While meeting for drinks and food at Llywelyn’s Pub a few weeks ago on a Sunday evening with two of my oldest friends, one of them mentioned recently using Cisco’s Telepresence video conferencing. I was keen to learn about the experience. Rocky said the experience was really immersive and described in vivid detail the sense of sitting around an oval table with video feeding into displays that curve with the shape of the table to present participants at distant locations.
My first question was whether the configuration provided a reciprocity display to reflect back to each location how local participants are seen by others at different places. He said that it didn’t. I said it didn’t surprise me at all, given the name of the service — telepresence. It really is a pretentious name if you stop and think about it. After all, presence is roughly the sense one gets from being in an environment, and telepresence is the extent to which one feels present in a mediated environment, rather than in the immediate physical environment.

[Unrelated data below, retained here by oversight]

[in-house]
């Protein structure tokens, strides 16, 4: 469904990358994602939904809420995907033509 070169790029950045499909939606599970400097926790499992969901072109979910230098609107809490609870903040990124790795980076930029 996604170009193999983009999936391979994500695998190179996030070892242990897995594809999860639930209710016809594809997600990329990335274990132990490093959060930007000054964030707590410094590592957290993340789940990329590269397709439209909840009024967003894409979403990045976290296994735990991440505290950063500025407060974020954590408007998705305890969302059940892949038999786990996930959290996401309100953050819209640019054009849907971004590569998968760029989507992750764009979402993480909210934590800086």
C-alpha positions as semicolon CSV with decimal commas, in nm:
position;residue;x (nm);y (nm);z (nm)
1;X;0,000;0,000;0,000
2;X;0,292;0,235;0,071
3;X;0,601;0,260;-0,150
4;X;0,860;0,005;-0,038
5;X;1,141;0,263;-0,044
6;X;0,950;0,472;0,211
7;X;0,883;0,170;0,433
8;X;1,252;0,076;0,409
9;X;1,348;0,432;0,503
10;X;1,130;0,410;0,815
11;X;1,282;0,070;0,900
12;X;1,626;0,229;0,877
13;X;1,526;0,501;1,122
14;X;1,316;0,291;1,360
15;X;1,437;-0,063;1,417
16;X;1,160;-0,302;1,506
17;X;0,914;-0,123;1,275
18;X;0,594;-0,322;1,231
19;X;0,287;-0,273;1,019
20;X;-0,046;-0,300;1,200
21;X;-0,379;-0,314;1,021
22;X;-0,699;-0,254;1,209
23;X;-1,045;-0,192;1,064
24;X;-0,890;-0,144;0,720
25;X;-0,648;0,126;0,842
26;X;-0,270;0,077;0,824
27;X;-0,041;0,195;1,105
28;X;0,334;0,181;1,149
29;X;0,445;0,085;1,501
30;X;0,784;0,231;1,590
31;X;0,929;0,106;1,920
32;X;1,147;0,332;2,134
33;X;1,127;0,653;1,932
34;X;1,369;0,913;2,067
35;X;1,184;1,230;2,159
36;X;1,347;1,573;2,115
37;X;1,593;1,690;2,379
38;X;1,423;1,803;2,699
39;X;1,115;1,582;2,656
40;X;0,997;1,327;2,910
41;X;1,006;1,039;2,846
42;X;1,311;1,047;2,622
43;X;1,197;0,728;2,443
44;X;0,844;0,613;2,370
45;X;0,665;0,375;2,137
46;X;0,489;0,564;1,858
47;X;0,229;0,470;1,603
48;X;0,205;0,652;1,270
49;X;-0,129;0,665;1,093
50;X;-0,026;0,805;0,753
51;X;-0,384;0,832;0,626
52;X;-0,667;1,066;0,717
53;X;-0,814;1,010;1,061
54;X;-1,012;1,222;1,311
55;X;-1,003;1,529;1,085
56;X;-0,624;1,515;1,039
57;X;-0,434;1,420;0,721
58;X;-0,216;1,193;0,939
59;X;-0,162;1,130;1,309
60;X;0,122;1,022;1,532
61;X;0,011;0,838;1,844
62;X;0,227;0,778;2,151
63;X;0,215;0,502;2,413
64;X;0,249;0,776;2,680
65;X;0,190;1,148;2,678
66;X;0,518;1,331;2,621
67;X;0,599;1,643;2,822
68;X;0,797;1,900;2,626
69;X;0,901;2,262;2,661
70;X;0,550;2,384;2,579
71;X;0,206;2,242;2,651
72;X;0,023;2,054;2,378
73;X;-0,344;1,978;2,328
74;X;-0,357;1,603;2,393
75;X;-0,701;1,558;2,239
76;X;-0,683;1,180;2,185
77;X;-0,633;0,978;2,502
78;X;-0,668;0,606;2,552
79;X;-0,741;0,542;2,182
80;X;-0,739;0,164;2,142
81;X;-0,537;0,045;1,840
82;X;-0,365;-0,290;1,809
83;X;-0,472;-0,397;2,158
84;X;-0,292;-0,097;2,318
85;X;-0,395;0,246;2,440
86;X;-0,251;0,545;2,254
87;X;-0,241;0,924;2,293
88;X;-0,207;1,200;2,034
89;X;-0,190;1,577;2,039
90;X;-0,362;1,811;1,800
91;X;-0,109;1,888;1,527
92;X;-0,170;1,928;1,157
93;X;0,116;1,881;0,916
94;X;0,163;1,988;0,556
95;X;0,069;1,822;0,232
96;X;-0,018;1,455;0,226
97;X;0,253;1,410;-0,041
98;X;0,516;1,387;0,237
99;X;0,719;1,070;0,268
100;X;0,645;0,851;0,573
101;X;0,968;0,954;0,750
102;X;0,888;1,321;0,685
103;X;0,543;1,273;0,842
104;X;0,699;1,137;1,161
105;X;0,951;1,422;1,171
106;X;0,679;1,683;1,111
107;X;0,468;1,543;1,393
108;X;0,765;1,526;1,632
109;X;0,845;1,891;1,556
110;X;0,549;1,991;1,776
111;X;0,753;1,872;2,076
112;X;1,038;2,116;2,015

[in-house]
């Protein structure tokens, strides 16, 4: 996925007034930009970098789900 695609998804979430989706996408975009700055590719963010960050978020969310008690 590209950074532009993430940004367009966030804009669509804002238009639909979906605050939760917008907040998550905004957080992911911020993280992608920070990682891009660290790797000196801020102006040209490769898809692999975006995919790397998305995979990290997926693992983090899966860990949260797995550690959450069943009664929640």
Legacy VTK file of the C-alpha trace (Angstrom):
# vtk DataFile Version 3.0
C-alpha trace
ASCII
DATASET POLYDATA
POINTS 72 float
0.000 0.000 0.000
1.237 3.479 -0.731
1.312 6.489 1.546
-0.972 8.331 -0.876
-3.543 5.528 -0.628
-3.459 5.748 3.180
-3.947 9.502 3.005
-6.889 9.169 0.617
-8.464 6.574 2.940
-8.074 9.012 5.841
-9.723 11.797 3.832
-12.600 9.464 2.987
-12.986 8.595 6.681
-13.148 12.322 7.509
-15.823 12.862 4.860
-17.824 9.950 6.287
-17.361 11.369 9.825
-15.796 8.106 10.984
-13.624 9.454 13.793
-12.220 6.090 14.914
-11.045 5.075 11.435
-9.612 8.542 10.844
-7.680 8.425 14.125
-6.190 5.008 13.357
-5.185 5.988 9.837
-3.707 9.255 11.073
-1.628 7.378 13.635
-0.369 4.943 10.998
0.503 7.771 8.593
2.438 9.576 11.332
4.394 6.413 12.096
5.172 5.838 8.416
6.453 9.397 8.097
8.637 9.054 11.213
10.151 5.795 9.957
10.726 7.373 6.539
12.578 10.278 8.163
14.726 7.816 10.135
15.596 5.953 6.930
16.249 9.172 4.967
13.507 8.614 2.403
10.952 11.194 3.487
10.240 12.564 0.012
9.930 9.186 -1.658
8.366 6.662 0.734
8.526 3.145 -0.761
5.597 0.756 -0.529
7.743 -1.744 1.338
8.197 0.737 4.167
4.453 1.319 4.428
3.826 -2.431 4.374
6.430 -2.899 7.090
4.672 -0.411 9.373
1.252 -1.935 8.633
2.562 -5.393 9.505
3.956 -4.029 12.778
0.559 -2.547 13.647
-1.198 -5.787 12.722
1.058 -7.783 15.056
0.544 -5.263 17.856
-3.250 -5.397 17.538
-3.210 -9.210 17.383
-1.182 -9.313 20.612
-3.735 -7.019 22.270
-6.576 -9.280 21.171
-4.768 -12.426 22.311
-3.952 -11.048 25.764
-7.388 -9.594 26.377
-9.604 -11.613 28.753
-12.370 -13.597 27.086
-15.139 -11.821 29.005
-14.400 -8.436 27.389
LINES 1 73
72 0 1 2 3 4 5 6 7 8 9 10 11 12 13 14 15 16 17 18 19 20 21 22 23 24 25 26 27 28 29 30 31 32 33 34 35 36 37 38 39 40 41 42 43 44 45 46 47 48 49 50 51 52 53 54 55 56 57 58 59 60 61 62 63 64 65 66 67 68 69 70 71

I consider myself an early adopter of communication tools that provide unique opportunities to engage other people. At the same time, I recognize the fact that face-to-face communication adds interpersonal depth, and not just bandwidth, to relationships that is either missing in asynchronous communication (whether user-generated or marketing -driven), or takes much longer to develop.